Against the Current, No. 194, May/
Defending "Our Democracy"
— The Editors
African Americans and Immigrant Workers
— Malik Miah
On the "Duty to Protect"
— David Finkel
- Fighting the Extreme Right
Confronting the Right: An Introduction
— The Editors
Taking on the Far-Right Menance
— an interview with Mark Bray
For Campus Free Speech
— Purnima Bose
FC St. Pauli: Antifascist, Antiracist
— Chris Haasen
What Fascism Is, and Isn't
— Martin Oppenheimer
- Karl Marx at 200
A Birthday Bash for Marx
— The Editors
Marx's Ecology: Recovered Legacy
— Michael Löwy
London Pub Crawl with Karl Marx
— Wilhelm Liebknecht
Marx at 200; Capital at 150
— Nancy Holmstrom
"Ruthless Criticism of All That Exists"
— Paul Kellogg
- Russia & World Revolution
1917 and the Colonial Revolution
— Peter Solenberger
- Review Essay
Review Essay: Are Strikes Over?
— Kim Moody
Animating the Great Migration and After
— Brian Dolinar
Can a Minority Overthrow the Majority?
— Dianne Feeley
Popular Front Counter-Memories
— Sarah Ehlers
Modernity and Negations
— David Finkel
An Urban Teacher Union Epic
— Marian Swerdlow
- In Memoriam
Remembering Joanne Landy
— Samuel Farber
AMIDST THE SWIRLING CHAOS of the Trump White House, with scandals and coverup and threats of firing the investigators, and Cruise missile launches to gratify the big twit’s ego, let’s not lose sight of the underlying fact that what’s called “American democracy” really is under attack — and not from the outside.
Even more important is how democracy is being defended, and hopefully extended — by teachers in West Virginia, Oklahoma and Kentucky, by the magnificent youth upsurge in the wake of the Parkland massacre; by the resistance against Trump’s brutal immigration policies; by the new movement fighting back against sexual harassment and rape culture.
The victorious strike of the West Virginia teachers erupted in a state where they don’t have legal collective bargaining rights, where their union leadership was essentially swept up in the tide of militant action organized at the rank-and-file base, and where the teachers stayed out against the leadership’s wishes until their five percent pay raise (for all state employees) was delivered and signed into law.
It may be premature to proclaim the much-awaited dawn of a “new labor upsurge.” But we might be seeing the future of public sector worker activism in the face of an anticipated Supreme Court’s Janus decision to cripple their unions by outlawing the collection of non-member “agency fees” for services that unions are required to provide. West Virginia teachers, like many public sector workers across the country, are at the mercy of their state legislature — which is how they wound up close to the national bottom in wages and benefits.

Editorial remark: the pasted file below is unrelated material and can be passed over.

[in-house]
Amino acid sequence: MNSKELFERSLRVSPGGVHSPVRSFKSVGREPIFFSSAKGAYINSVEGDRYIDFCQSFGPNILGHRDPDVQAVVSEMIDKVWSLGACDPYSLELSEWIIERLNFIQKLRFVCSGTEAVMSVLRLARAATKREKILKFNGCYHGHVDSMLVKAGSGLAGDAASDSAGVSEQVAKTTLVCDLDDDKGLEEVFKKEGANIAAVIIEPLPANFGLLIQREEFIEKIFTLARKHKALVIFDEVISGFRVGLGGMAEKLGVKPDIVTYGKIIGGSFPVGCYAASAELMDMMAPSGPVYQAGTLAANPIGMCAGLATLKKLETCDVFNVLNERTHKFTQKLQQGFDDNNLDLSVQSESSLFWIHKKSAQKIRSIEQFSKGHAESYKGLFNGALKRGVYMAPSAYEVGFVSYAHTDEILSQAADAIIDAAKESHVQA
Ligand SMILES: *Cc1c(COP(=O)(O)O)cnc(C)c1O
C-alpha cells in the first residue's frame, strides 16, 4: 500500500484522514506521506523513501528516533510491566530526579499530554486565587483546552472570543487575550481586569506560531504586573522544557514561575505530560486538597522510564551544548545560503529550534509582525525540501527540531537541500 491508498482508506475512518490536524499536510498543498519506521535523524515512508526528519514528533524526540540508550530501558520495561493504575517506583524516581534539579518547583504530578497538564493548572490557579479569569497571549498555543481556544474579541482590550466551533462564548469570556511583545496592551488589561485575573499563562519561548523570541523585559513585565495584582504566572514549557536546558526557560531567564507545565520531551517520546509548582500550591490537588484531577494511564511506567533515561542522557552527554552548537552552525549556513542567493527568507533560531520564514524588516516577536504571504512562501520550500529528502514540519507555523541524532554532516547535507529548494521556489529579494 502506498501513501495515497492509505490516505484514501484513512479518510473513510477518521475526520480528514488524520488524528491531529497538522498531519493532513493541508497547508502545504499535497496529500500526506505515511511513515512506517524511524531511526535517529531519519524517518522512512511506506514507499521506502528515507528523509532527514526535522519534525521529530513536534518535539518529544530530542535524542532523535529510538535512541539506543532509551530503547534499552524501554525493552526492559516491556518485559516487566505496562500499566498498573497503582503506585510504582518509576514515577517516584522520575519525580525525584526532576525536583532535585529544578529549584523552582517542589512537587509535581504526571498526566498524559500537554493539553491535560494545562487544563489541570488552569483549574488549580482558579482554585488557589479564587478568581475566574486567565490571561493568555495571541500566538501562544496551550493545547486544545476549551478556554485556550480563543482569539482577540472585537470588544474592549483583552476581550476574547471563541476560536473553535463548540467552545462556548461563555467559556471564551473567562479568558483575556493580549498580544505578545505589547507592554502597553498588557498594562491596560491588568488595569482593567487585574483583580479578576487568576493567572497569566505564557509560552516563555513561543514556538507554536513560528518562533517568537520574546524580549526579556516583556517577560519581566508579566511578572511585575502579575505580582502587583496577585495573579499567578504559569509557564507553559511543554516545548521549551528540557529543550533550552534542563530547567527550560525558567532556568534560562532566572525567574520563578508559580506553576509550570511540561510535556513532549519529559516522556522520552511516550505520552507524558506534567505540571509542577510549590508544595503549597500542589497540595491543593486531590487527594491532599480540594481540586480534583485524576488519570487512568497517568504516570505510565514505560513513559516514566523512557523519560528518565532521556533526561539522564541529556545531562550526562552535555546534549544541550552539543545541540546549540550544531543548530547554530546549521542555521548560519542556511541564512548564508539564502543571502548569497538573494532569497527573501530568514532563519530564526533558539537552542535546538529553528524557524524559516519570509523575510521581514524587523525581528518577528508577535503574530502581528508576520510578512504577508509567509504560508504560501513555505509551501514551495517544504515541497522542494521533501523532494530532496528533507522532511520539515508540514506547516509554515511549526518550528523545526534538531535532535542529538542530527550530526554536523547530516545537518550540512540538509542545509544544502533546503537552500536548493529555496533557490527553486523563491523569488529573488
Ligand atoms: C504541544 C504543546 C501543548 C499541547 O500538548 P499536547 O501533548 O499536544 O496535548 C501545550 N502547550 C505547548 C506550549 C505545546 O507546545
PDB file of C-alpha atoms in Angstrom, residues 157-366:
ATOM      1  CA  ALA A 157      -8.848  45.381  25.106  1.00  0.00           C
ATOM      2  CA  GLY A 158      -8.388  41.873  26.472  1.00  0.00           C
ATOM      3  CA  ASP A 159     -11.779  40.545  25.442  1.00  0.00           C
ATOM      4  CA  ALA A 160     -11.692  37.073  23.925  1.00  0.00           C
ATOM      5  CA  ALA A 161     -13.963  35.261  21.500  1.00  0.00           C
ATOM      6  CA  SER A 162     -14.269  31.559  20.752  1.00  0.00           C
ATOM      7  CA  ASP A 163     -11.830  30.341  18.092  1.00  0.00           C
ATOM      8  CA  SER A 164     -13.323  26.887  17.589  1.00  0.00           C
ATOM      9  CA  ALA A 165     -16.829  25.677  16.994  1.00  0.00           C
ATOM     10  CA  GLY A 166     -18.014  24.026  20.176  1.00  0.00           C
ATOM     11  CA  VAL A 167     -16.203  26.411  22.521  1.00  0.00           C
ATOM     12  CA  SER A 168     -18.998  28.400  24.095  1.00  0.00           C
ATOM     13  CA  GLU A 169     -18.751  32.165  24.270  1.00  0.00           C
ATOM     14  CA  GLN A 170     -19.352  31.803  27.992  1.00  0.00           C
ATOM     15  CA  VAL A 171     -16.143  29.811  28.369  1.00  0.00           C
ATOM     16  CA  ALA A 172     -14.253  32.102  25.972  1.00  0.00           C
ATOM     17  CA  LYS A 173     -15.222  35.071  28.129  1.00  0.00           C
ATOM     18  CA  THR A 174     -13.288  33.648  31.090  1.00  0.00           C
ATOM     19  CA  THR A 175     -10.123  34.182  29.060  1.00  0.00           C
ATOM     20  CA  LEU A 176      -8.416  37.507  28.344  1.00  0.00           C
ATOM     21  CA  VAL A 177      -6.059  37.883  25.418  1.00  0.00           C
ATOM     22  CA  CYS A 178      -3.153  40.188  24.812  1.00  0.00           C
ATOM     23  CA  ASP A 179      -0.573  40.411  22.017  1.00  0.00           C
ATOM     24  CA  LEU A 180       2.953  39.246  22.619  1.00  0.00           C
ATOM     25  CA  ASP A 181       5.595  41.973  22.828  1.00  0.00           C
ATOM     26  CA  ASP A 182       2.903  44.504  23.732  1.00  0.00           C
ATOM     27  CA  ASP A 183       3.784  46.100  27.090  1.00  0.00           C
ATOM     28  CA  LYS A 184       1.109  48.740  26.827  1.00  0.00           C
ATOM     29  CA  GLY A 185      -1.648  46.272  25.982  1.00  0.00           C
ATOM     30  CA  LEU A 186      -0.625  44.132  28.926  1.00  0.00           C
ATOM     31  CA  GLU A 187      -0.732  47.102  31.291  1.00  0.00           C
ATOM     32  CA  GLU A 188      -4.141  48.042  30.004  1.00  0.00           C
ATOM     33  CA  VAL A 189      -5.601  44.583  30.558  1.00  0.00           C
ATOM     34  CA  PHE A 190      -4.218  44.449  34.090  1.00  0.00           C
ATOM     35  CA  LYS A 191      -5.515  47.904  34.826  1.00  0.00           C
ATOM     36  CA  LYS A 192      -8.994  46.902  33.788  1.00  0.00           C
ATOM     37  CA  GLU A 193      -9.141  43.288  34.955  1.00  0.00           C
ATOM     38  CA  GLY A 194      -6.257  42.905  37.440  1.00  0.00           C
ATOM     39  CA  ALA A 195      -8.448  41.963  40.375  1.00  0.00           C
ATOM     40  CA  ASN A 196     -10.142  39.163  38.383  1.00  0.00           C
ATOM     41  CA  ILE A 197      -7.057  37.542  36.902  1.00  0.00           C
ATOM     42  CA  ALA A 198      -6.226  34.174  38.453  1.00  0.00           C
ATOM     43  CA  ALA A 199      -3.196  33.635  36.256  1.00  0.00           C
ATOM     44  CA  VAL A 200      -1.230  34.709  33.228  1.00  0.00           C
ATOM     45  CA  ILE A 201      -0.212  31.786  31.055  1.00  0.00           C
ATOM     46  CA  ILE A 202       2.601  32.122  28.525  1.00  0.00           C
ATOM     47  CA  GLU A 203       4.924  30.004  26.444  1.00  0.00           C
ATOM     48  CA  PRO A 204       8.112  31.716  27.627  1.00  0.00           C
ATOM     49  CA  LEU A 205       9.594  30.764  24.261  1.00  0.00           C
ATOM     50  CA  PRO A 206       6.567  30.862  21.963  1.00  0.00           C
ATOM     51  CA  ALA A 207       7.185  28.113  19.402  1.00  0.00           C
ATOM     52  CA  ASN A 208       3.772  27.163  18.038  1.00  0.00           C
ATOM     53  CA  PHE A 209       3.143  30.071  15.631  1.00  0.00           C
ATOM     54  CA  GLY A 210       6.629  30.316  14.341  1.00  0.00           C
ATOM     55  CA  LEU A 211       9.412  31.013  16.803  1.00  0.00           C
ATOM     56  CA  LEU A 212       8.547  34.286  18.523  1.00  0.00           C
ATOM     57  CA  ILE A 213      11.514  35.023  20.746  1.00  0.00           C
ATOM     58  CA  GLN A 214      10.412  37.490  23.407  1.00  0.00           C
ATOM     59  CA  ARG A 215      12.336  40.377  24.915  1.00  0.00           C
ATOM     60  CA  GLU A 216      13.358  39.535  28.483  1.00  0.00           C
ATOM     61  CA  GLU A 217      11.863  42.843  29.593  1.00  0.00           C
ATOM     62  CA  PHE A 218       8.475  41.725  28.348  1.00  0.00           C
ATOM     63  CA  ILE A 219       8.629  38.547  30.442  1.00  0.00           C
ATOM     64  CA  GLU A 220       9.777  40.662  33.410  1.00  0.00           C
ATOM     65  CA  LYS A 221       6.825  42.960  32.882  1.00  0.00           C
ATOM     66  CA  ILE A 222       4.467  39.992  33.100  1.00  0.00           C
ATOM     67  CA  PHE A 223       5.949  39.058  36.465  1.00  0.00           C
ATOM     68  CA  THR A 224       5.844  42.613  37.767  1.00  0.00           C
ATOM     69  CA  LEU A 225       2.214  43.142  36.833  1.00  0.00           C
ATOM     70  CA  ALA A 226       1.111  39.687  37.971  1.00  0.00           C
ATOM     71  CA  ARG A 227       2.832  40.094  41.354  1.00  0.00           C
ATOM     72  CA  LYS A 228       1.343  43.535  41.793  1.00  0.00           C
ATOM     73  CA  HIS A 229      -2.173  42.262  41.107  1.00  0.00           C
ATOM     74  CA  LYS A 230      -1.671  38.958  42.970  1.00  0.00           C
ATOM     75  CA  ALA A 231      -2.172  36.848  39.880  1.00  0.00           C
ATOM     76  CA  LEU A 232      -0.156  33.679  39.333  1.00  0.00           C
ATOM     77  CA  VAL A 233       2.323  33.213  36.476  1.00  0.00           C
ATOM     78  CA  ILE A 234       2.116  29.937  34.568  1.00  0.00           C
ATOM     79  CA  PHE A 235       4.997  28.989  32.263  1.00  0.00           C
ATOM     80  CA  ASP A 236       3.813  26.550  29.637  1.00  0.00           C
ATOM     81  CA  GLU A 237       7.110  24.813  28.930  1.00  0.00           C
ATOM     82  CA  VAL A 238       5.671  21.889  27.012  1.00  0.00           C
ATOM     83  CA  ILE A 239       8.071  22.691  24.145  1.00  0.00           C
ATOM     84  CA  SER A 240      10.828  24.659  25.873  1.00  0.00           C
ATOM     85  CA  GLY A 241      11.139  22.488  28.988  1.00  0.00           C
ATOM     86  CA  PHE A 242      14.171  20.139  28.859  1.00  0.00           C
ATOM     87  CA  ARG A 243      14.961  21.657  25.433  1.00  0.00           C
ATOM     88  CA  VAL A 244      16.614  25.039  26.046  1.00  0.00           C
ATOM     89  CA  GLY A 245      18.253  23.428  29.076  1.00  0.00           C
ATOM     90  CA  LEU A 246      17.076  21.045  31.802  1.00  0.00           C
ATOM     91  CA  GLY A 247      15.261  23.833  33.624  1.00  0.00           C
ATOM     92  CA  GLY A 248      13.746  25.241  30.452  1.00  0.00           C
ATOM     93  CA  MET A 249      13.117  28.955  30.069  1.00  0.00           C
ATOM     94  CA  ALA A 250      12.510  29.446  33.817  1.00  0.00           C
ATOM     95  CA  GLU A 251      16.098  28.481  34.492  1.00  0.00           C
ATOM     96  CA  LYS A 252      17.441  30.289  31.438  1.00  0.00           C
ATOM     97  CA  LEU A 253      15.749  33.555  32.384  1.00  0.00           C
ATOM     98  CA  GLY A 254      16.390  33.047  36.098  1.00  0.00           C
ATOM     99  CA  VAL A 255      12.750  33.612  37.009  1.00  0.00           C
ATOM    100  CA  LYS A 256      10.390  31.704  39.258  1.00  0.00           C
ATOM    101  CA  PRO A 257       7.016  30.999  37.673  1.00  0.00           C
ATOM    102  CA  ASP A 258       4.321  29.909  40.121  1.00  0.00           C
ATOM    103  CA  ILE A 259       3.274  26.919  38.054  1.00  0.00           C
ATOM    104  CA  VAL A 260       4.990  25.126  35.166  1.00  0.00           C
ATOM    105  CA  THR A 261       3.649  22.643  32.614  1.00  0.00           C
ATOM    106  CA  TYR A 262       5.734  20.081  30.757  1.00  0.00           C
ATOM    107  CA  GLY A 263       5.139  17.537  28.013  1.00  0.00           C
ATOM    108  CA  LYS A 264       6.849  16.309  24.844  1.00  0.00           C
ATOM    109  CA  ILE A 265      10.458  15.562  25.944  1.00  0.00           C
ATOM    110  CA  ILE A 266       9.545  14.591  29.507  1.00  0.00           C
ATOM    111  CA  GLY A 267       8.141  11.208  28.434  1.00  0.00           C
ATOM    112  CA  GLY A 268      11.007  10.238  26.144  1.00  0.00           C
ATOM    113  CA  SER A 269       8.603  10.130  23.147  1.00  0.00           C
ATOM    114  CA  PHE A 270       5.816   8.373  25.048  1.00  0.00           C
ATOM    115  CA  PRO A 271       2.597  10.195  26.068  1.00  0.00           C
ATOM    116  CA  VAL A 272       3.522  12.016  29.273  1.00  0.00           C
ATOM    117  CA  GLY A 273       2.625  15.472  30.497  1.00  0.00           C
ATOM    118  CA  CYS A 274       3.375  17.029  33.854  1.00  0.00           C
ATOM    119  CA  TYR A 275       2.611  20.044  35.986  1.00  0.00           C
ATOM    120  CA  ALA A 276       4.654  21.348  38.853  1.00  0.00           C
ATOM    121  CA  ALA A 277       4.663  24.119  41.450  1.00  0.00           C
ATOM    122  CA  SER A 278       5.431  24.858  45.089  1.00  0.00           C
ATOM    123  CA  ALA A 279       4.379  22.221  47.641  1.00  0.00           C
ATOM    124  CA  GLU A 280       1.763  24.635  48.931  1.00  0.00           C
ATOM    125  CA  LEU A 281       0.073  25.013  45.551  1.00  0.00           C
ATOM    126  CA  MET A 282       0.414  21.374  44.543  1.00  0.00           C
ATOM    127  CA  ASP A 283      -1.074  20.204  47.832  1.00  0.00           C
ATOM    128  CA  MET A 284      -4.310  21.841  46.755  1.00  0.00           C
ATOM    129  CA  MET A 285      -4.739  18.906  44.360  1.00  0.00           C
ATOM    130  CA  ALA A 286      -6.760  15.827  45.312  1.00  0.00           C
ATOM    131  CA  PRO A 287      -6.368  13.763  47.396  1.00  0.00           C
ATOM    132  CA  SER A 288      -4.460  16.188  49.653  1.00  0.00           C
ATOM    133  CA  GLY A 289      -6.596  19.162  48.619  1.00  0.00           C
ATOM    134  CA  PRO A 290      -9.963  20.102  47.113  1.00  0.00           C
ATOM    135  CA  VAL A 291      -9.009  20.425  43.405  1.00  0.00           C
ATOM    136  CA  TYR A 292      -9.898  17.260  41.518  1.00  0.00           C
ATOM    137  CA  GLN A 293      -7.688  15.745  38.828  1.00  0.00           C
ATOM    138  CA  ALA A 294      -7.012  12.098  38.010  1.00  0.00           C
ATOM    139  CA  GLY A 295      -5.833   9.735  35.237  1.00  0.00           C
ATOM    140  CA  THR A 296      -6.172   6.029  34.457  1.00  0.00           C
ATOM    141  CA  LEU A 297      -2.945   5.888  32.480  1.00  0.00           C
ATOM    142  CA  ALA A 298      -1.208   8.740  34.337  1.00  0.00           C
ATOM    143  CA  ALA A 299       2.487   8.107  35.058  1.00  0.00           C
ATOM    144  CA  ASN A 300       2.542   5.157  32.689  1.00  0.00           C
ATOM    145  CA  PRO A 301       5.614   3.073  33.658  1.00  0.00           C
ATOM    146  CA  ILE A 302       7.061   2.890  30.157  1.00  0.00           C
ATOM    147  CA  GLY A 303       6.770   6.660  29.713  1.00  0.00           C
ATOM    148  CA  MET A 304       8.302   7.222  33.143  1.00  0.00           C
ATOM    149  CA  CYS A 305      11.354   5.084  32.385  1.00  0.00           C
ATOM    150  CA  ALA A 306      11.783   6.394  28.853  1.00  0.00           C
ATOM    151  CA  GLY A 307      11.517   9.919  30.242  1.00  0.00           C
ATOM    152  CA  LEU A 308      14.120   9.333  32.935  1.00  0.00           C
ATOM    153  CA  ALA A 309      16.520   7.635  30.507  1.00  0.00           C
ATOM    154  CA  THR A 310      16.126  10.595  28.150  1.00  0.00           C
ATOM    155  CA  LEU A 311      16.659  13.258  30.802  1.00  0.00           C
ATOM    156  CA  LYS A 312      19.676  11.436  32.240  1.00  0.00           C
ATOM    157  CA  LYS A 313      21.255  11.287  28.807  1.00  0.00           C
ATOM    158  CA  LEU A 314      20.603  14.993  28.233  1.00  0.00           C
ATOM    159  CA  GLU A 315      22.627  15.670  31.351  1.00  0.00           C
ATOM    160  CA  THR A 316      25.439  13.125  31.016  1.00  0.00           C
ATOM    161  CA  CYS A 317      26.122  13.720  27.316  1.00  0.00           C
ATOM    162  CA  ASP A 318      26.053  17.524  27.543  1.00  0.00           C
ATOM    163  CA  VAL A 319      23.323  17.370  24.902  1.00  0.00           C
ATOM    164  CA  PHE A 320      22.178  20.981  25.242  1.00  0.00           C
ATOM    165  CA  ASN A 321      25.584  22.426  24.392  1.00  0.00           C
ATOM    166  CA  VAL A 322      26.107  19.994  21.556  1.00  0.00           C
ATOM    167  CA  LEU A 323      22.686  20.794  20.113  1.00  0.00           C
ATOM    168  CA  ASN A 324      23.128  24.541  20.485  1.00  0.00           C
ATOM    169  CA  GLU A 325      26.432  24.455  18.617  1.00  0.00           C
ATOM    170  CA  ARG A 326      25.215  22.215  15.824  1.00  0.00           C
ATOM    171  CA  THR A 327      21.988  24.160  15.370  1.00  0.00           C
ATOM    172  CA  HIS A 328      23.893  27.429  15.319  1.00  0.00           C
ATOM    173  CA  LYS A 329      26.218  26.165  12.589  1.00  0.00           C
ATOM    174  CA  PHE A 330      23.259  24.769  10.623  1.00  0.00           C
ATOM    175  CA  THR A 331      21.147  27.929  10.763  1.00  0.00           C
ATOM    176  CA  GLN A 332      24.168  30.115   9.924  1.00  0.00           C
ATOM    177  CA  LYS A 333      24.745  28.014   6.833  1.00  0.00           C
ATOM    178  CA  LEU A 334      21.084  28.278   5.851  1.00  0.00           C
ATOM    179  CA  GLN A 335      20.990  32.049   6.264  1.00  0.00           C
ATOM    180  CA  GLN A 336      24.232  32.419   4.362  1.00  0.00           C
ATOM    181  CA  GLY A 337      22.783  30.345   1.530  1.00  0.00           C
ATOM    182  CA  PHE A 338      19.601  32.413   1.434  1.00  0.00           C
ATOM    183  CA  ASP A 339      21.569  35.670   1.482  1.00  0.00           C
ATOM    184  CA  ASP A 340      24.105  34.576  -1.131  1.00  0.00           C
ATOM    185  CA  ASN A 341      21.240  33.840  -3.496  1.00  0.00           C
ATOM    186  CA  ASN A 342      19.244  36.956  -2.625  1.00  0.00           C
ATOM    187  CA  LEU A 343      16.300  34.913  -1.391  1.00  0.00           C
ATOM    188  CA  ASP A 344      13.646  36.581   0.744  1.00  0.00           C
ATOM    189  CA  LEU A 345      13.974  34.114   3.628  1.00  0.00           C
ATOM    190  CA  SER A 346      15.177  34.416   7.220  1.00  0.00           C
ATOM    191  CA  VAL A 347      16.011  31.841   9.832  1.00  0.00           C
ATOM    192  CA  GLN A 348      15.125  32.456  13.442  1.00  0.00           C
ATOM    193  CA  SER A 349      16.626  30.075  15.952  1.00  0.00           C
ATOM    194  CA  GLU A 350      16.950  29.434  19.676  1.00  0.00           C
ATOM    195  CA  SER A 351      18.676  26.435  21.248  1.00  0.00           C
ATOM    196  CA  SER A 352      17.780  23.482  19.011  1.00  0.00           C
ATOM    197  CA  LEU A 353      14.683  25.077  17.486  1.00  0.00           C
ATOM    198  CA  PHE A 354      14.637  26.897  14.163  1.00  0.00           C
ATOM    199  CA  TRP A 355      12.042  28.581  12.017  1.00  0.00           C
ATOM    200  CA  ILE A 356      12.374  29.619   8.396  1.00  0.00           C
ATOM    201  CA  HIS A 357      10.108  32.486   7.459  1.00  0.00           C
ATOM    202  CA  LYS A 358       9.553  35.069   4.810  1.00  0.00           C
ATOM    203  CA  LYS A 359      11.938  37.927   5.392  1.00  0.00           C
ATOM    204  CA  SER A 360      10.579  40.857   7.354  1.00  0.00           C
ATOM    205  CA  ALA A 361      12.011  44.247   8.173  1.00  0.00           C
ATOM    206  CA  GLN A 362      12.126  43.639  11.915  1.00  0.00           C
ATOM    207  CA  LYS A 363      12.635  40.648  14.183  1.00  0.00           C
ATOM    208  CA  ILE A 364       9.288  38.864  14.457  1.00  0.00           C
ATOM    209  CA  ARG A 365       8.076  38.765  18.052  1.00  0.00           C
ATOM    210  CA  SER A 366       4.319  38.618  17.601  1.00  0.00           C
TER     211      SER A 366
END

Their statewide unauthorized (i.e. “wildcat”) strike instead put the legislature and the governor at the teachers’ mercy. Why did it happen? Skyrocketing health care costs, and the denial of the respect and dignity the teachers deserve, was the last straw. Importantly, they didn’t think only of themselves. Recognizing that many of their students in deeply distressed communities depend on free school lunch programs, teachers organized food deliveries on their own to bridge the gap while the schools were shut down.
Respect, dignity and solidarity — those values are essential to keep in mind, because they fuelled not only the West Virginia and other teachers’ actions, but other manifestations of labor unrest, notably the Fight for $15. And yes, they’re also driving forces for the youth movement that the Parkland, Florida high school students have spearheaded.
In the wake of yet another unspeakable school massacre, mourning their 17 classmates, teachers and coaches sacrificed on the altar of the unrestricted “right” to sell and buy semi-automatic assault rifles, the students were confronted by yet another wave of politicians’ boilerplate “thoughts and prayers” and the gun manufacturer lobby’s cynical proposal to turn schools across the country into locked-down armed fortresses.
The Parkland students’ response is remarkable, not only for its eloquence in the face of unimaginable pain. First, they spoke up for themselves, not letting politicians usurp the platform — and the students’ voices were what stood out, both at Parkland and at the huge March for Our Lives in Washington on March 24. (“I trained to be a teacher, not a sharpshooter” was one notable sign among many.)